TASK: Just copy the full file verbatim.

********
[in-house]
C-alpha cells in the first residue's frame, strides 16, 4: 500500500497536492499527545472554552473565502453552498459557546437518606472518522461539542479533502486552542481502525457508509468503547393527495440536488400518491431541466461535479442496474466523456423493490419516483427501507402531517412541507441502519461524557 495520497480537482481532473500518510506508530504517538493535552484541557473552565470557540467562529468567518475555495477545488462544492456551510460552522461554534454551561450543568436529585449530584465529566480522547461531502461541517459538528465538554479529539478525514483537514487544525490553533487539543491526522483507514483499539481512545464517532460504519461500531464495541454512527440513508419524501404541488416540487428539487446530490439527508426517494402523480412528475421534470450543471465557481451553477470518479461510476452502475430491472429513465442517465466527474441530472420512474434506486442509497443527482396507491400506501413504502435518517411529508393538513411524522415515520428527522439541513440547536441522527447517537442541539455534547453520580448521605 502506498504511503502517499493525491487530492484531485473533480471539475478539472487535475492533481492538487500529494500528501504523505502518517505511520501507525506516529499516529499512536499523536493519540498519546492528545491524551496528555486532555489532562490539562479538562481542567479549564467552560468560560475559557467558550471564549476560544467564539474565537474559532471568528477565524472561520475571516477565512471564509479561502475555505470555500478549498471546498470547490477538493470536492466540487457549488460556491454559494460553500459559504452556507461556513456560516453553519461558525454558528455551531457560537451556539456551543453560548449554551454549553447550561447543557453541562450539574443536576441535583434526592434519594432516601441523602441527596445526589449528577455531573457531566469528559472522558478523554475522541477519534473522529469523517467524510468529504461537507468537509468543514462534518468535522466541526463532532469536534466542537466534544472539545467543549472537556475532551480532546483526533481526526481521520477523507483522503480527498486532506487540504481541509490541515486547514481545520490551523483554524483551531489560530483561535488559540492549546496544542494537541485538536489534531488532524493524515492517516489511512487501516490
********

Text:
[in-house]
C-alpha cells in the first residue's frame, strides 16, 4: 500500500497536492499527545472554552473565502453552498459557546437518606472518522461539542479533502486552542481502525457508509468503547393527495440536488400518491431541466461535479442496474466523456423493490419516483427501507402531517412541507441502519461524557 495520497480537482481532473500518510506508530504517538493535552484541557473552565470557540467562529468567518475555495477545488462544492456551510460552522461554534454551561450543568436529585449530584465529566480522547461531502461541517459538528465538554479529539478525514483537514487544525490553533487539543491526522483507514483499539481512545464517532460504519461500531464495541454512527440513508419524501404541488416540487428539487446530490439527508426517494402523480412528475421534470450543471465557481451553477470518479461510476452502475430491472429513465442517465466527474441530472420512474434506486442509497443527482396507491400506501413504502435518517411529508393538513411524522415515520428527522439541513440547536441522527447517537442541539455534547453520580448521605 502506498504511503502517499493525491487530492484531485473533480471539475478539472487535475492533481492538487500529494500528501504523505502518517505511520501507525506516529499516529499512536499523536493519540498519546492528545491524551496528555486532555489532562490539562479538562481542567479549564467552560468560560475559557467558550471564549476560544467564539474565537474559532471568528477565524472561520475571516477565512471564509479561502475555505470555500478549498471546498470547490477538493470536492466540487457549488460556491454559494460553500459559504452556507461556513456560516453553519461558525454558528455551531457560537451556539456551543453560548449554551454549553447550561447543557453541562450539574443536576441535583434526592434519594432516601441523602441527596445526589449528577455531573457531566469528559472522558478523554475522541477519534473522529469523517467524510468529504461537507468537509468543514462534518468535522466541526463532532469536534466542537466534544472539545467543549472537556475532551480532546483526533481526526481521520477523507483522503480527498486532506487540504481541509490541515486547514481545520490551523483554524483551531489560530483561535488559540492549546496544542494537541485538536489534531488532524493524515492517516489511512487501516490